My old nemesis Martin Indyk being quoted as saying that given the failure of Iraqis to come out and greet the US forces as liberators (duh!), then “There is nothing for it but the use of classic imperialist policies of divide and rule” — or something very similar to that.
So Martin, like, it worked for the imperialists did it? Kept their empires safe forever? Made them loved by all who knew them?
But I don’t feel any of my readers in Hayat really need me to point to the silliness of Martin, Ari Fleischer, or the rest of the US neo-imperialists flailing around in the mire of their own retrograde rhetoric.
Have to think of something else to write about.
CSM COLUMN OUT TODAY: I have a column in the Christian Science Monitor today. I wrote it last weekend. It’s titled, “Postwar shock and awe in the global economy”. I think you can find it here.
CSM COLUMN OUT TODAY; AL-HAYAT COLUMN YESTERDAY: Busy times we live in. The Christian Science Monitor column was titled “Military occupations – the good, bad, and ugly”, which makes me think the copy editor who composed it must have read my earlier lengthy post here by that title…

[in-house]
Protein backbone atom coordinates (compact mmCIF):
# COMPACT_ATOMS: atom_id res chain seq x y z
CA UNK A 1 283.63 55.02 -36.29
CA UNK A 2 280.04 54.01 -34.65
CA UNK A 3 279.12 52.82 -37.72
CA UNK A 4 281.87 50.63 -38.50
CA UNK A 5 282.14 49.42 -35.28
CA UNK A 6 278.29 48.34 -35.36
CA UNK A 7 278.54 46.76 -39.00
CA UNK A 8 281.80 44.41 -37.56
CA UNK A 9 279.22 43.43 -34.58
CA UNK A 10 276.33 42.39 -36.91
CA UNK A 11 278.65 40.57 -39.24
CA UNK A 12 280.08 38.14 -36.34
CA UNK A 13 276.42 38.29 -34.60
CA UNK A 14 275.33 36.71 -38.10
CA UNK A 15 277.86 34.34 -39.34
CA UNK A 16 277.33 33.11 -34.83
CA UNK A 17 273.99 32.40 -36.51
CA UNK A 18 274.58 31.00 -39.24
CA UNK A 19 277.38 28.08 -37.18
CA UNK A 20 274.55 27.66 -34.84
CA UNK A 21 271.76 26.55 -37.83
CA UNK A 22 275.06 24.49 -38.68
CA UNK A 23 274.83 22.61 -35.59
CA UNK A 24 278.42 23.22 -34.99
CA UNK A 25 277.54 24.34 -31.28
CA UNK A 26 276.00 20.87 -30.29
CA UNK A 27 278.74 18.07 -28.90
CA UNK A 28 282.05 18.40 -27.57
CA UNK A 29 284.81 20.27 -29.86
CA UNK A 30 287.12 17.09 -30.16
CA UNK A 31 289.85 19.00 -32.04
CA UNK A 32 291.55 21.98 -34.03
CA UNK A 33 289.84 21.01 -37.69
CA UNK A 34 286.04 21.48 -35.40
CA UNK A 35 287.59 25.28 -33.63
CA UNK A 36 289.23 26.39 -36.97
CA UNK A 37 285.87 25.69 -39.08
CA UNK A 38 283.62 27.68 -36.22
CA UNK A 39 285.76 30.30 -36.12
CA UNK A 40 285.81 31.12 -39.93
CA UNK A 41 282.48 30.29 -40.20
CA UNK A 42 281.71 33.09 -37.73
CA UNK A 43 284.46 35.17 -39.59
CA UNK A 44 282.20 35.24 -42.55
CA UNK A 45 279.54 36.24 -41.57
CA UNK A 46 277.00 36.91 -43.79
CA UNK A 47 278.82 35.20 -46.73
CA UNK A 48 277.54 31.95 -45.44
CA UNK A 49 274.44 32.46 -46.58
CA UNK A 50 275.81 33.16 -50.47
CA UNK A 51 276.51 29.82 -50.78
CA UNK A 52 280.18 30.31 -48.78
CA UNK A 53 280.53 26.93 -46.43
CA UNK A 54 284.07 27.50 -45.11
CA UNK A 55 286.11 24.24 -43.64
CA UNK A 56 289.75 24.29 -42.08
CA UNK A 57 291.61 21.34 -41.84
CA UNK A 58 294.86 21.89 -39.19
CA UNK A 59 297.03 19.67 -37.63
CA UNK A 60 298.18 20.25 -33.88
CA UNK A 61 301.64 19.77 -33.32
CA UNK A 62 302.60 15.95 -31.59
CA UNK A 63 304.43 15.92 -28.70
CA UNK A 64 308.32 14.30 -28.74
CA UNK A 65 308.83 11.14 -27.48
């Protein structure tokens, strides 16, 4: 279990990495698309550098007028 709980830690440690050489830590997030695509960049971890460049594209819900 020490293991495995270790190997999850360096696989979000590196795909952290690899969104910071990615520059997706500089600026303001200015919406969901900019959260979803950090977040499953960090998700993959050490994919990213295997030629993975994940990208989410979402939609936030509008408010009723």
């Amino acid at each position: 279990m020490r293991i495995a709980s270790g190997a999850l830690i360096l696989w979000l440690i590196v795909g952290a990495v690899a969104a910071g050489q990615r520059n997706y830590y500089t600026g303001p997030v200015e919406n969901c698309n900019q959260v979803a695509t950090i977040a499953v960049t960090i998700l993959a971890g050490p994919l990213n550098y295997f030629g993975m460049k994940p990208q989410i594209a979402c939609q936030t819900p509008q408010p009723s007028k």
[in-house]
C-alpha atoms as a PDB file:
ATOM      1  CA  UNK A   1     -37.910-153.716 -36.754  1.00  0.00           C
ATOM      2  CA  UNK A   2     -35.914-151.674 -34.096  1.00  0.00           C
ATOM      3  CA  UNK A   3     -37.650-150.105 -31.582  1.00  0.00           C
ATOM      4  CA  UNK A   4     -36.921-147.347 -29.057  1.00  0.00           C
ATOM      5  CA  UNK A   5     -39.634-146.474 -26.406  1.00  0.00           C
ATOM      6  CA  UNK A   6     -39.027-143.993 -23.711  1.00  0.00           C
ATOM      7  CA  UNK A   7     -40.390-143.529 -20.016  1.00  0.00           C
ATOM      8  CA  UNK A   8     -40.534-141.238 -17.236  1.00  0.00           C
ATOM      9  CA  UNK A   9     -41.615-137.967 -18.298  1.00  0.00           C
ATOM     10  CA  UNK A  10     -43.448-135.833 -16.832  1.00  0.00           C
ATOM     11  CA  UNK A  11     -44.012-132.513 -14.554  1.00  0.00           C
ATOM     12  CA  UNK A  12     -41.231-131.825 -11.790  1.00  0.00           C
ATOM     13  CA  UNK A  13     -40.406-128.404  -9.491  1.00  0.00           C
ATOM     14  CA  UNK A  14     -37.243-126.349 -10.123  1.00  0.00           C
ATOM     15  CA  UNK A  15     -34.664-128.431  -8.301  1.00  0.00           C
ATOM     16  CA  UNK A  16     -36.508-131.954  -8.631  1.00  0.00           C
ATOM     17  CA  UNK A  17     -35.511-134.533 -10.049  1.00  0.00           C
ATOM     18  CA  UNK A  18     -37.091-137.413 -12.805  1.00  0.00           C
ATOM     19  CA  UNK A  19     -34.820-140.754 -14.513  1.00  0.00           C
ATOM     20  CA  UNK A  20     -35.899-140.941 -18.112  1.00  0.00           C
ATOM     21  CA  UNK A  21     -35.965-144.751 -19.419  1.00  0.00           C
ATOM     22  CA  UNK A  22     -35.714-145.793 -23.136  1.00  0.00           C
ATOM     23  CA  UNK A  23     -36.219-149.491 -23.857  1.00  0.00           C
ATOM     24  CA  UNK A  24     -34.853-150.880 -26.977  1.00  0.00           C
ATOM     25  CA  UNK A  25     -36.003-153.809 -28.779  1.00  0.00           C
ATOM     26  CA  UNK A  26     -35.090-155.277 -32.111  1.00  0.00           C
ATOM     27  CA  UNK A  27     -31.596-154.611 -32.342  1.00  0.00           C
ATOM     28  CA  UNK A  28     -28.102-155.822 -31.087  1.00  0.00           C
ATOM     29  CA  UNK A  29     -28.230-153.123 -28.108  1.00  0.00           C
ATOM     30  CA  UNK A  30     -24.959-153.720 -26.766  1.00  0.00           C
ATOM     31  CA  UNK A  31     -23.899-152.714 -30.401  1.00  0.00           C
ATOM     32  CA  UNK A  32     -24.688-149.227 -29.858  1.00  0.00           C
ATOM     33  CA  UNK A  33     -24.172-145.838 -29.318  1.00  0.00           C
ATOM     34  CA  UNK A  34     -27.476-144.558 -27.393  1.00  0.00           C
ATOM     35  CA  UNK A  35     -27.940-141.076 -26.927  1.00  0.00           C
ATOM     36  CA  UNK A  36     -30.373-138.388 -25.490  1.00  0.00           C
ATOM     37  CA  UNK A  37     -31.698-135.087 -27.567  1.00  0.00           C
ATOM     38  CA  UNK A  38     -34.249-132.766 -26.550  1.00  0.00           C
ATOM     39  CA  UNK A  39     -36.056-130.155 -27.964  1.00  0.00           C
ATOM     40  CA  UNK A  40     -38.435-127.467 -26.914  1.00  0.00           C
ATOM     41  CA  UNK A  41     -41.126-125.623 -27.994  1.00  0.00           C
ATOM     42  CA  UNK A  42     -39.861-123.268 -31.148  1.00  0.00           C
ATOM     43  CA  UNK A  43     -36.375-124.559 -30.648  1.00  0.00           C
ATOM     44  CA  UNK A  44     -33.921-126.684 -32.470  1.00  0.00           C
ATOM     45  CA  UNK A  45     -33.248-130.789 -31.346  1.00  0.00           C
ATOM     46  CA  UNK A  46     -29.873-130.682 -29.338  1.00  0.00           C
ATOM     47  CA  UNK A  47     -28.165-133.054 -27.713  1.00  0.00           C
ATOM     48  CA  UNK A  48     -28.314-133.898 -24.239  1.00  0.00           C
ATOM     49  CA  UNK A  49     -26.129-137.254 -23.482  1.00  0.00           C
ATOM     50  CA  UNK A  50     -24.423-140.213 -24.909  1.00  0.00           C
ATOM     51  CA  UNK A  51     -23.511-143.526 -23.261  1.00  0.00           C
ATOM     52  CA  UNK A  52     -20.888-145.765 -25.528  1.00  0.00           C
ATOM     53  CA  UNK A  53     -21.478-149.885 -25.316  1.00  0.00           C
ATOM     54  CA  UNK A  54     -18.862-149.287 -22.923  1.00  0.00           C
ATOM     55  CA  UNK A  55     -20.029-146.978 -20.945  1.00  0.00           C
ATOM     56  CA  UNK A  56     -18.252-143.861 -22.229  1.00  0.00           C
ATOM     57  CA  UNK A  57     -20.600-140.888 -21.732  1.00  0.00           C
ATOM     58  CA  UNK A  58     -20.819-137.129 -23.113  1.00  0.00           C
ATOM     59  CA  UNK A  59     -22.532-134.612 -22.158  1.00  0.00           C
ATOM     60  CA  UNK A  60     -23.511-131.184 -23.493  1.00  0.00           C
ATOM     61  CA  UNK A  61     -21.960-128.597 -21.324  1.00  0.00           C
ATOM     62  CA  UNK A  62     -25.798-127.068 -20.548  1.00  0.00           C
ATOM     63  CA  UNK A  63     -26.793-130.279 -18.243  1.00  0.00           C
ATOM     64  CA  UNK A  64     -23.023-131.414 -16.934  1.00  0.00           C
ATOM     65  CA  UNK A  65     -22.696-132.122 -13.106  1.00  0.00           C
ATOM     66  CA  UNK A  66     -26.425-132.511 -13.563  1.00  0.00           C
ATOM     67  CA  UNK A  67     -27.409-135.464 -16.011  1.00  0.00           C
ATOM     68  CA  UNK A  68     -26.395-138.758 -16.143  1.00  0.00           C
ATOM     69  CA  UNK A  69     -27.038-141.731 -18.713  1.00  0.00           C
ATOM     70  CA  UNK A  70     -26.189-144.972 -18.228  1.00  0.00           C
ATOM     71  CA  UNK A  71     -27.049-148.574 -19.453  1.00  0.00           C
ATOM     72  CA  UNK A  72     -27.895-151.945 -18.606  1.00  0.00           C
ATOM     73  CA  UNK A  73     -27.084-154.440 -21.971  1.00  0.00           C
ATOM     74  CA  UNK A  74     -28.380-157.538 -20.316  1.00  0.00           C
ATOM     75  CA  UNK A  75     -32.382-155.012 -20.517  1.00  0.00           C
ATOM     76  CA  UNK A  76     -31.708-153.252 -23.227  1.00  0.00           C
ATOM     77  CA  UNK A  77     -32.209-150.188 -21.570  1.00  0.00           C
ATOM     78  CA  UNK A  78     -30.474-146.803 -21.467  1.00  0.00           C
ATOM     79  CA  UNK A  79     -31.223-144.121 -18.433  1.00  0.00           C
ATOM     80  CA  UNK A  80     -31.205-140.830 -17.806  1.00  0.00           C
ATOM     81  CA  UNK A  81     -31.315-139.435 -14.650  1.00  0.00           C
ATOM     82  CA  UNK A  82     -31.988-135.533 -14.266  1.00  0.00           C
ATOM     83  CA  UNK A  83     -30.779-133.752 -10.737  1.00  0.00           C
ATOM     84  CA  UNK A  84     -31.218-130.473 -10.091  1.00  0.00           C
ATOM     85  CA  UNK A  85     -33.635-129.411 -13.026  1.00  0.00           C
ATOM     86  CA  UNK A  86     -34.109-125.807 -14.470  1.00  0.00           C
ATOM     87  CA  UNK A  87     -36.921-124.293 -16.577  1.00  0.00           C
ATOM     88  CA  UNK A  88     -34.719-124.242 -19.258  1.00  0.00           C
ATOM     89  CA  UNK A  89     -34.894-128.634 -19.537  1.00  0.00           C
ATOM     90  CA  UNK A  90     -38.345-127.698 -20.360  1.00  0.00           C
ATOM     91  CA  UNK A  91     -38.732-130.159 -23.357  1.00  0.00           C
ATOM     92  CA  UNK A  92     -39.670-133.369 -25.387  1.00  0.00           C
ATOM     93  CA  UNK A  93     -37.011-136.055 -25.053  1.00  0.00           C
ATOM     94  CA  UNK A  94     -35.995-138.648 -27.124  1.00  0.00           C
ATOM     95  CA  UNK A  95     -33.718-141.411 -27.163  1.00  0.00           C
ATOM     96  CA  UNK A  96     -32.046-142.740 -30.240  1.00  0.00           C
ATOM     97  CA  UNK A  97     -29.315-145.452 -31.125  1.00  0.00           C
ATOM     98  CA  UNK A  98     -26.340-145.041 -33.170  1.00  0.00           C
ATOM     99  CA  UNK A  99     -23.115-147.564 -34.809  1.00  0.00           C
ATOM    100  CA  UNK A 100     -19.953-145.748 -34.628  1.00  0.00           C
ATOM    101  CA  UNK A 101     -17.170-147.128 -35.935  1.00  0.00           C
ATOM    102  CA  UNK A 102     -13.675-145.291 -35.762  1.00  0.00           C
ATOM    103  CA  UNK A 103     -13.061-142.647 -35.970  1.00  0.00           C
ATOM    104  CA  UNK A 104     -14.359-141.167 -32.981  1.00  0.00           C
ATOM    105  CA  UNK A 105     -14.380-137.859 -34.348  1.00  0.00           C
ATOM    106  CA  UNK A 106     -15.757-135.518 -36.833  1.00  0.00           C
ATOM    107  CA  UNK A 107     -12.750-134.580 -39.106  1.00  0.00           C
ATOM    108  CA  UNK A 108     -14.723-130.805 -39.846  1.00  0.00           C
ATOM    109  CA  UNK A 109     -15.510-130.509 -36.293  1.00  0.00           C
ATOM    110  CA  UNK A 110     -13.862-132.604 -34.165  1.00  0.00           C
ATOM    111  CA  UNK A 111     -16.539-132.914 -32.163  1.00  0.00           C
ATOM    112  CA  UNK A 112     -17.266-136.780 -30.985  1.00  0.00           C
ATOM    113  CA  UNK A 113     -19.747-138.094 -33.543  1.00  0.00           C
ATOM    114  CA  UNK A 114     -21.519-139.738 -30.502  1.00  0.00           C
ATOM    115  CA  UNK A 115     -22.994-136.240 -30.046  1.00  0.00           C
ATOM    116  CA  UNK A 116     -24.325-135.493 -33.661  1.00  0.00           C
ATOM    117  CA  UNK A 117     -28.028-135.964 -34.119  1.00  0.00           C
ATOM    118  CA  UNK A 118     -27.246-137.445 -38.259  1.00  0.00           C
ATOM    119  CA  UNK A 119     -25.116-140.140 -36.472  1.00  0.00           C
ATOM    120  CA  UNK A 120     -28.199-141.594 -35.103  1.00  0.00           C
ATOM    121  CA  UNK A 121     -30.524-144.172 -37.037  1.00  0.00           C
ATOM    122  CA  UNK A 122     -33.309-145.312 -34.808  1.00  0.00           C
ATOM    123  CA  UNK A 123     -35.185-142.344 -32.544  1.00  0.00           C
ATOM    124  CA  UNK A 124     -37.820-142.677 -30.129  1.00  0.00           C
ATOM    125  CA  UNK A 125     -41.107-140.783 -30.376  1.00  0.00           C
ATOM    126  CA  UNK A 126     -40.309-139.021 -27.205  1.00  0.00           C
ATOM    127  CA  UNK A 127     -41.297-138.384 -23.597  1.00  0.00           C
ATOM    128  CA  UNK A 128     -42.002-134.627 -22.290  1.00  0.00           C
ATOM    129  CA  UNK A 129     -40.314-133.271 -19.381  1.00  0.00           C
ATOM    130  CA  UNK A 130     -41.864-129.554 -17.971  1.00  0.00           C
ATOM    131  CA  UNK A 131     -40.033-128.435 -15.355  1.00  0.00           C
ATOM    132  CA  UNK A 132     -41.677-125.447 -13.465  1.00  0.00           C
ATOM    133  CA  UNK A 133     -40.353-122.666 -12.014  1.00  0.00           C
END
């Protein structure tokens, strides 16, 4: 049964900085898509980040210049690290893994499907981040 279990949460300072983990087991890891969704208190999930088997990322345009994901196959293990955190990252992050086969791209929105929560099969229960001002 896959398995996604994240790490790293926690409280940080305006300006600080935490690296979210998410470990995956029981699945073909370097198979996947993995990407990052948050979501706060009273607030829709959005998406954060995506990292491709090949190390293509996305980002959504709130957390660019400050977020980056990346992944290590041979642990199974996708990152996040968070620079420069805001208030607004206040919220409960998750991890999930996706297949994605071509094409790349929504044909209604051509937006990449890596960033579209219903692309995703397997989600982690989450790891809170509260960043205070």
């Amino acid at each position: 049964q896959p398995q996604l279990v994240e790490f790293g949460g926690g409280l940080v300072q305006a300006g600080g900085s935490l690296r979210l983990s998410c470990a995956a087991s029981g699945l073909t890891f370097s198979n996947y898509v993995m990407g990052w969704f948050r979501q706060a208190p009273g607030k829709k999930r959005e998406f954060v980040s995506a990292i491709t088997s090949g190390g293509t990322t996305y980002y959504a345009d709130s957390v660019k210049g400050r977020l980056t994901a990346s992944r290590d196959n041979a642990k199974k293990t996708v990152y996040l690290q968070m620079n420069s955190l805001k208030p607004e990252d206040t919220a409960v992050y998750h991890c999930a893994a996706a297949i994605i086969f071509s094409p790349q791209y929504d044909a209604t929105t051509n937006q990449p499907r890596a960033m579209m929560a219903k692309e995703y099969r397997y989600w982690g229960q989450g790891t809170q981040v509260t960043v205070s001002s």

I wrote the piece Tuesday, and then had a good, productive time working with my editor on it. I do note, though, that in the layout phase the powers-that-be in Boston sliced up some of the middle grafs into single-sentence chunks.They say they sometimes need to do that to fill white space on the page. I say that it makes me look a little, well, staccato.
Not much reaction to that yet yet. Talking of “reaction”, though, I just signed up on something called Tag-board: once I get it installed into my template here will give me (give us all, y’all and me) a way to do short comments etc. Fun!
And then yesterday, the latest of my twice-monthly columns came out in al-Hayat, the leading pan-Arab daily out of London. They don’t have an English-language version for me to link you to. If you read Arabic, you can read it here.
That column, I actually wrote on Wednesday of last week. A terrible day,because everyone knew that Bush’s 48-hour ultimatum to Saddam would expire that evening. And I knew, since I write my columns for them in English and they subsequently have to translate them, that it would almost certainly not appear until after the U.S. had already launched its threatened assault against Iraq.
That piece was titled (in English), “The anti-war movement moves to the next phase”. It attempted to make a sober assessment of the state of the anti-war movement here in the USA. Maybe after a couple of days, once Al-Hayat has milked it of every penny they can in syndication re-sells, I’ll put a link to it up here.
(I have this rich fantasy life in which the publications that pay me their mere pittances to produce my wonderful columns for them are then turning around and making vast amounts of money by syndicating the same texts elsewhere. Who knows, it might even be true?)